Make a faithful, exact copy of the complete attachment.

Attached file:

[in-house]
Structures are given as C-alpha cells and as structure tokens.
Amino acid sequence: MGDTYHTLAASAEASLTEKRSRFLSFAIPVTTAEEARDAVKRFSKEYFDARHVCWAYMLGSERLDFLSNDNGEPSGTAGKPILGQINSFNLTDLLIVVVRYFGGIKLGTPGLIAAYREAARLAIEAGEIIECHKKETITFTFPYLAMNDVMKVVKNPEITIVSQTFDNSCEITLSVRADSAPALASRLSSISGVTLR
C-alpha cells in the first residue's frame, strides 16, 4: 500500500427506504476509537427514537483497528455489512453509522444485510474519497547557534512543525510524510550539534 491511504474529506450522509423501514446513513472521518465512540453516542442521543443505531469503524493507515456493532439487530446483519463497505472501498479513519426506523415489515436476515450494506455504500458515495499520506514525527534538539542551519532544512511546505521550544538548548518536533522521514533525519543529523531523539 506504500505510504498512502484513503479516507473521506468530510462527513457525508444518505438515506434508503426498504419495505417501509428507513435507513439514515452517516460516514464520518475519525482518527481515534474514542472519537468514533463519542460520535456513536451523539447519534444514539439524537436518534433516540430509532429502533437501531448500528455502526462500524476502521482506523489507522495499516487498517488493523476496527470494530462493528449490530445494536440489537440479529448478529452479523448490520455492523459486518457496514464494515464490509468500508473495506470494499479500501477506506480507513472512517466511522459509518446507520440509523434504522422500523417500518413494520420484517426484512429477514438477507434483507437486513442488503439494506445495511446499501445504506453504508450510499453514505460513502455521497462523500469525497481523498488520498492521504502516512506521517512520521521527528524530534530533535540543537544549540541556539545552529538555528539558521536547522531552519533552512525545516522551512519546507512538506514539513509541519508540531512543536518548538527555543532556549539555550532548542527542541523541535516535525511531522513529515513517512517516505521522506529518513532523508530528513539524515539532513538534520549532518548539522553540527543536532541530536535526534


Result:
[in-house]
Structures are given as C-alpha cells and as structure tokens.
Amino acid sequence: MGDTYHTLAASAEASLTEKRSRFLSFAIPVTTAEEARDAVKRFSKEYFDARHVCWAYMLGSERLDFLSNDNGEPSGTAGKPILGQINSFNLTDLLIVVVRYFGGIKLGTPGLIAAYREAARLAIEAGEIIECHKKETITFTFPYLAMNDVMKVVKNPEITIVSQTFDNSCEITLSVRADSAPALASRLSSISGVTLR
C-alpha cells in the first residue's frame, strides 16, 4: 500500500427506504476509537427514537483497528455489512453509522444485510474519497547557534512543525510524510550539534 491511504474529506450522509423501514446513513472521518465512540453516542442521543443505531469503524493507515456493532439487530446483519463497505472501498479513519426506523415489515436476515450494506455504500458515495499520506514525527534538539542551519532544512511546505521550544538548548518536533522521514533525519543529523531523539 506504500505510504498512502484513503479516507473521506468530510462527513457525508444518505438515506434508503426498504419495505417501509428507513435507513439514515452517516460516514464520518475519525482518527481515534474514542472519537468514533463519542460520535456513536451523539447519534444514539439524537436518534433516540430509532429502533437501531448500528455502526462500524476502521482506523489507522495499516487498517488493523476496527470494530462493528449490530445494536440489537440479529448478529452479523448490520455492523459486518457496514464494515464490509468500508473495506470494499479500501477506506480507513472512517466511522459509518446507520440509523434504522422500523417500518413494520420484517426484512429477514438477507434483507437486513442488503439494506445495511446499501445504506453504508450510499453514505460513502455521497462523500469525497481523498488520498492521504502516512506521517512520521521527528524530534530533535540543537544549540541556539545552529538555528539558521536547522531552519533552512525545516522551512519546507512538506514539513509541519508540531512543536518548538527555543532556549539555550532548542527542541523541535516535525511531522513529515513517512517516505521522506529518513532523508530528513539524515539532513538534520549532518548539522553540527543536532541530536535526534